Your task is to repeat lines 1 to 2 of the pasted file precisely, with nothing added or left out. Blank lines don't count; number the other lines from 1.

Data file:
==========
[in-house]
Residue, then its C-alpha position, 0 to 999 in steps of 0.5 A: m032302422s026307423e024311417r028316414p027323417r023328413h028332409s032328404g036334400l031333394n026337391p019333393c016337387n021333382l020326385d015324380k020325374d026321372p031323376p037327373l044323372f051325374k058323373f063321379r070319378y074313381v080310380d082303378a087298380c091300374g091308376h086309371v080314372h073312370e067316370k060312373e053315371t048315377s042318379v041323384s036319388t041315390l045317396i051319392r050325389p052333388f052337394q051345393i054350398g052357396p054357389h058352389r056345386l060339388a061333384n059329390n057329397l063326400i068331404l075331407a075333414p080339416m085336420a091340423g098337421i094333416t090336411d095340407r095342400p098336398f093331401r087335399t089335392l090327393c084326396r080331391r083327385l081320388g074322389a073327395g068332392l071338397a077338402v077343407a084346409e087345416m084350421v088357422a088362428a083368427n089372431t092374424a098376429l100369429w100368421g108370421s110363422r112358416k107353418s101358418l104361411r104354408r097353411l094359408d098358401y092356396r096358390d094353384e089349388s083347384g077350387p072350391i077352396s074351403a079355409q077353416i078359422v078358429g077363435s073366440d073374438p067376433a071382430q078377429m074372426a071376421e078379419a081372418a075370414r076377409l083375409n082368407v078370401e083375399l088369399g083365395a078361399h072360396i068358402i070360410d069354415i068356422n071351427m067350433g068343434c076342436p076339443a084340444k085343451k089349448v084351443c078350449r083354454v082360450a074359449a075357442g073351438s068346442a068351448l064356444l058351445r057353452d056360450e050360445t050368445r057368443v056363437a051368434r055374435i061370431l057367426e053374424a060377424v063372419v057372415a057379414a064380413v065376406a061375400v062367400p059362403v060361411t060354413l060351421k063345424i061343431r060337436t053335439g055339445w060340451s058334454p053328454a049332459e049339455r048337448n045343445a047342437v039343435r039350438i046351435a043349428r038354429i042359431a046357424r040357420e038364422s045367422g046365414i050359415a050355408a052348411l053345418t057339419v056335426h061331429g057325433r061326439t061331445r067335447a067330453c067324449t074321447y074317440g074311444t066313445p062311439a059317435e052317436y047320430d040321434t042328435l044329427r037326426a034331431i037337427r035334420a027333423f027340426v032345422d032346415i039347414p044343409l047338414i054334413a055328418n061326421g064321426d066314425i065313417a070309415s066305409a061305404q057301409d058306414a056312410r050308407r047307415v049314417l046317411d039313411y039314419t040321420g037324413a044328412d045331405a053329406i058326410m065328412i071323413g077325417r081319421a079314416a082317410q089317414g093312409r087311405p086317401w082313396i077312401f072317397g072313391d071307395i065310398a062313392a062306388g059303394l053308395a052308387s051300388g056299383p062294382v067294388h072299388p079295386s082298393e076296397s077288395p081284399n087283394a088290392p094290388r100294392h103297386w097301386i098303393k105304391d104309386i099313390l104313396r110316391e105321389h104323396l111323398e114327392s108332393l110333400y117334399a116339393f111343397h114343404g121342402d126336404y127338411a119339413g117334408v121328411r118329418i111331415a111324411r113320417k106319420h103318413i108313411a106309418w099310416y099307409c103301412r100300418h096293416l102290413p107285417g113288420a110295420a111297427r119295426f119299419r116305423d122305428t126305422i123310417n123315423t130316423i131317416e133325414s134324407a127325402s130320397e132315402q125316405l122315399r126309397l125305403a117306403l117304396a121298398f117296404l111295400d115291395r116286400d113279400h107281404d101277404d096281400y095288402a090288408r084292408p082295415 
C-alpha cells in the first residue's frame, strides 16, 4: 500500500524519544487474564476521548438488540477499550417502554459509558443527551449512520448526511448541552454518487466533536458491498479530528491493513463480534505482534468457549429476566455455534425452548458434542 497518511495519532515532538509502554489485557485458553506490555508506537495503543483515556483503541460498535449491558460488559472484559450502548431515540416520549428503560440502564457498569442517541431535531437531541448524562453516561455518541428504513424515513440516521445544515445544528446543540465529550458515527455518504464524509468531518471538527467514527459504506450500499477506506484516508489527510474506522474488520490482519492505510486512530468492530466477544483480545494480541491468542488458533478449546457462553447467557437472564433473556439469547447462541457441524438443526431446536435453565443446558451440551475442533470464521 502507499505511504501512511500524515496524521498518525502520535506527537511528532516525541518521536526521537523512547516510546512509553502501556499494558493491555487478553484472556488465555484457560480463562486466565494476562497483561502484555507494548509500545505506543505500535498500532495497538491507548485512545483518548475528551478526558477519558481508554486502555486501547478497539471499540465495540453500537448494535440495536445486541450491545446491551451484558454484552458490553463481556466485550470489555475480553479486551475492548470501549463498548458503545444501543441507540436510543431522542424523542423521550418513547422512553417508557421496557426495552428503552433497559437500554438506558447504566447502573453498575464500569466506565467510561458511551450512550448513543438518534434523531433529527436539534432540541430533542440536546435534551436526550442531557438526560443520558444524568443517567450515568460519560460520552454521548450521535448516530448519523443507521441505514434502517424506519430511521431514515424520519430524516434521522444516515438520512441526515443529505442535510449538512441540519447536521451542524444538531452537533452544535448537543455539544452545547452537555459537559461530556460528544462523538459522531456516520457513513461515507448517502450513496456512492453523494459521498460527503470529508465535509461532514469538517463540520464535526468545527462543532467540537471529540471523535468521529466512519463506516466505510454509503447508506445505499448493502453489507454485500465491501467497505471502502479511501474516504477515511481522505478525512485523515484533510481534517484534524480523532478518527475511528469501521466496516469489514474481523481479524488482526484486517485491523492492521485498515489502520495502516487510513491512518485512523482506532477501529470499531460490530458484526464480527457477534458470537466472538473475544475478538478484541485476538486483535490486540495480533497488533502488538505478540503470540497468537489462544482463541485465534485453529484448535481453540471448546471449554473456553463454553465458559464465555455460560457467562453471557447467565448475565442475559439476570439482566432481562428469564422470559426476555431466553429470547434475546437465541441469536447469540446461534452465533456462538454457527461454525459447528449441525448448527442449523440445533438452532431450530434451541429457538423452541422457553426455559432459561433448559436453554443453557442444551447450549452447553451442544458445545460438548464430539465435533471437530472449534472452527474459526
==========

[in-house]
Residue, then its C-alpha position, 0 to 999 in steps of 0.5 A: m032302422s026307423e024311417r028316414p027323417r023328413h028332409s032328404g036334400l031333394n026337391p019333393c016337387n021333382l020326385d015324380k020325374d026321372p031323376p037327373l044323372f051325374k058323373f063321379r070319378y074313381v080310380d082303378a087298380c091300374g091308376h086309371v080314372h073312370e067316370k060312373e053315371t048315377s042318379v041323384s036319388t041315390l045317396i051319392r050325389p052333388f052337394q051345393i054350398g052357396p054357389h058352389r056345386l060339388a061333384n059329390n057329397l063326400i068331404l075331407a075333414p080339416m085336420a091340423g098337421i094333416t090336411d095340407r095342400p098336398f093331401r087335399t089335392l090327393c084326396r080331391r083327385l081320388g074322389a073327395g068332392l071338397a077338402v077343407a084346409e087345416m084350421v088357422a088362428a083368427n089372431t092374424a098376429l100369429w100368421g108370421s110363422r112358416k107353418s101358418l104361411r104354408r097353411l094359408d098358401y092356396r096358390d094353384e089349388s083347384g077350387p072350391i077352396s074351403a079355409q077353416i078359422v078358429g077363435s073366440d073374438p067376433a071382430q078377429m074372426a071376421e078379419a081372418a075370414r076377409l083375409n082368407v078370401e083375399l088369399g083365395a078361399h072360396i068358402i070360410d069354415i068356422n071351427m067350433g068343434c076342436p076339443a084340444k085343451k089349448v084351443c078350449r083354454v082360450a074359449a075357442g073351438s068346442a068351448l064356444l058351445r057353452d056360450e050360445t050368445r057368443v056363437a051368434r055374435i061370431l057367426e053374424a060377424v063372419v057372415a057379414a064380413v065376406a061375400v062367400p059362403v060361411t060354413l060351421k063345424i061343431r060337436t053335439g055339445w060340451s058334454p053328454a049332459e049339455r048337448n045343445a047342437v039343435r039350438i046351435a043349428r038354429i042359431a046357424r040357420e038364422s045367422g046365414i050359415a050355408a052348411l053345418t057339419v056335426h061331429g057325433r061326439t061331445r067335447a067330453c067324449t074321447y074317440g074311444t066313445p062311439a059317435e052317436y047320430d040321434t042328435l044329427r037326426a034331431i037337427r035334420a027333423f027340426v032345422d032346415i039347414p044343409l047338414i054334413a055328418n061326421g064321426d066314425i065313417a070309415s066305409a061305404q057301409d058306414a056312410r050308407r047307415v049314417l046317411d039313411y039314419t040321420g037324413a044328412d045331405a053329406i058326410m065328412i071323413g077325417r081319421a079314416a082317410q089317414g093312409r087311405p086317401w082313396i077312401f072317397g072313391d071307395i065310398a062313392a062306388g059303394l053308395a052308387s051300388g056299383p062294382v067294388h072299388p079295386s082298393e076296397s077288395p081284399n087283394a088290392p094290388r100294392h103297386w097301386i098303393k105304391d104309386i099313390l104313396r110316391e105321389h104323396l111323398e114327392s108332393l110333400y117334399a116339393f111343397h114343404g121342402d126336404y127338411a119339413g117334408v121328411r118329418i111331415a111324411r113320417k106319420h103318413i108313411a106309418w099310416y099307409c103301412r100300418h096293416l102290413p107285417g113288420a110295420a111297427r119295426f119299419r116305423d122305428t126305422i123310417n123315423t130316423i131317416e133325414s134324407a127325402s130320397e132315402q125316405l122315399r126309397l125305403a117306403l117304396a121298398f117296404l111295400d115291395r116286400d113279400h107281404d101277404d096281400y095288402a090288408r084292408p082295415 